The Stand-Ins, and its predecessor, The Stage Names, are essentially integral parts of my record collection. Will Sheff and company have long been creating mini-masterpieces of unique pop/folk/rock and even if the band released an album every year, it still wouldn't be enough for me. In the hiatus in between albums, Okkervil River hasn't been idle, and have actually been a part of two of my favorite albums from last year, including Roky Erickson's True Love Cast Out All Evil, and Shearwater's The Golden Archipelago. When I Am Very Far drops on May 10th via Jagjaguwar, I'll be the first in line. The band is also taking an interesting course marketing the new release, choosing to have two of the new tracks hit the interwebs via live video performance, as opposed to MP3. Those will come, no doubt, but for now, the videos work. "Weave Room Blues" will be a B-side to the album, and the studio version will wander around the internet closer to the May 10th release of the LP. This recording was done off the air during a Fallon taping, and includes AC Newman, just as the last release did. Okkervil River has a stellar formula and create excellent, cerebral, and infectious music. This is a big one for me personally, and I'm excited new tracks are bouncing around. Enjoy the video below. Additionally, enjoy the first official MP3 from the album, "Mermaid."
Tag Archive: Jagjaguwar
Just a couple of days ago, I reviewed Black Mountain's blistering show at The Beachland Ballroom (see HERE). My electronic mail woke me up this morning with a new cut from Black Mountain's upcoming LP, Wilderness Heart. One of the things I loved most about In the Future was its psychedelic take on both the sludgier elements of early 70's blues-rock and the psychedelic modalities of their best acid-rock predecessors. This newest track, "The Hair Song," fits right in line with what McBean has alluded to when discussing the upcoming album. There's immediately a lighter and more airy feel to this, as opposed to the all out subterranean feel of In The Future. The song absolutely shreds with a killer gypsy-like riff throughout the song, and Webber and McBean's vocals link together with more lively vigor. This isn't Pink Mountaintops, but I don't quite think it's signature Black Mountain, either. I'm absolutely revved to hear the new album in its entirety. McBean has mentioned that the new release will carry more of this lighter feel. More pop, in other words, but that doesn't necessarily mean it doesn't rock. Listen to "The Hair Song" and you'll get the idea.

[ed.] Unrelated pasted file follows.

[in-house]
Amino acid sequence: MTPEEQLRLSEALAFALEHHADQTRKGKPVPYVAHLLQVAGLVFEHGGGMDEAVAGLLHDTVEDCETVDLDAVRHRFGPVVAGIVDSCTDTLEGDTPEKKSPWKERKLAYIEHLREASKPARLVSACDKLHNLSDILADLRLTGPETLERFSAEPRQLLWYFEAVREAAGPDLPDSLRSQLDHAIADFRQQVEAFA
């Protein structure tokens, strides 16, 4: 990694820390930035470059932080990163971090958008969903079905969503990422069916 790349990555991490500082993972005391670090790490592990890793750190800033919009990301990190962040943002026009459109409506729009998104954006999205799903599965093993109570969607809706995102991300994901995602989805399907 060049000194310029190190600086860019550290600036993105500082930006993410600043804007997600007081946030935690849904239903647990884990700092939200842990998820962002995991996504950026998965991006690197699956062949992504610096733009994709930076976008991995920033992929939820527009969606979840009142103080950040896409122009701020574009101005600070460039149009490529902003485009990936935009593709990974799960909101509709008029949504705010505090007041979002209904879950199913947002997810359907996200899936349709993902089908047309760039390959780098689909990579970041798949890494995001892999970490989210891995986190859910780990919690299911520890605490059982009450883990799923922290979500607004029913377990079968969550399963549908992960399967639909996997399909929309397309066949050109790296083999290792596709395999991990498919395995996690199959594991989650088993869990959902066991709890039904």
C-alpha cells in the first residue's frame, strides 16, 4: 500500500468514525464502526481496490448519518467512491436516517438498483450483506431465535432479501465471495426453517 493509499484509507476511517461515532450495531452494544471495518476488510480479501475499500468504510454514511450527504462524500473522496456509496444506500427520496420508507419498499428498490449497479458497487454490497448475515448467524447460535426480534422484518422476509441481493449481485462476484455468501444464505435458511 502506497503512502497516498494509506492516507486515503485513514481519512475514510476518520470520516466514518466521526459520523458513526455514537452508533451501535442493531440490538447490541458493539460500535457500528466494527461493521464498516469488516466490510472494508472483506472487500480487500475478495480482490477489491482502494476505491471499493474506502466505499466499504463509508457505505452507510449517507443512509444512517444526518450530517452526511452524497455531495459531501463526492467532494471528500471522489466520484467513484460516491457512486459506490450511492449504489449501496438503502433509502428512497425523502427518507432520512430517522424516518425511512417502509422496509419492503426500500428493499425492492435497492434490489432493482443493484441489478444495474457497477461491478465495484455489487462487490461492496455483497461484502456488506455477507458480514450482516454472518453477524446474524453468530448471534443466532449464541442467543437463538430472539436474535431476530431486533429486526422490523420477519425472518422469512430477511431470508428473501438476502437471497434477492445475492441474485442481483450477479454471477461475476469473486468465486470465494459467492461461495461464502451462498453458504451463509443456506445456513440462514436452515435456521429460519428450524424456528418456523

Today was one of those weird weather days – insufferably humid throughout the day until the haze and muck bled into some wickedly ominous and dark horizon clouds. This was primarily the scene driving down I-90 westbound on my way to the Beachland lalast night. I suppose there really couldn't have been better weather patterns for the Black Mountain show. A wave of pinks and heavy purples lit the night sky over the Lake Erie shore, and Jagjaguwar's finest, Black Mountain, brought the sludgy mixture of psychedelic rock anthems that capped off a pretty oppressive day with equally cerebral and lip-curling rock.
I've often alluded to the chemistry of Amber Webber and Stephen McBean vocally. There is a decisive distance between the two and this back and forth evokes much of the band's harrowing stage presence. The band rolled through as much of 2008's In the Future as time would allow. The 7+ minutes of "Tyrants" and the epic jam session that "Druganaut" turned into, managed to leave the band with about 7or 8 nuggets of wailing perfection. "Wucan" was one of my favorite tracks a few years ago, so this was a treat to see in a live setting. McBean stomps on the pedal and sends it into overdrive halfway through. It translated perfectly in the darkened quarters of the Beachland. Most tracks did, and whether it was soloing, the synth-wizardry of Jeremy Schmidt, or the smoky reverb of Amber Webber, each piece was orchestrated brilliantly. There were a lot of Clevelanders that headed to the Black Keys show down the street, but the fairly packed crowd spoke volumes about our growing scene here. Two packed venues, two great bands. A rowdy fan shouted, "Cleveland likes Black Mountain more than the Black Keys!" McBean shot back with, "We'll have to tell Mr. Auerbach about that one." In any event, scheduling bottlenecks aside, the hour and half was well worth it. By the time they slowed it down a little with "Stay Free," folks were locked in and ear drums were pulsing.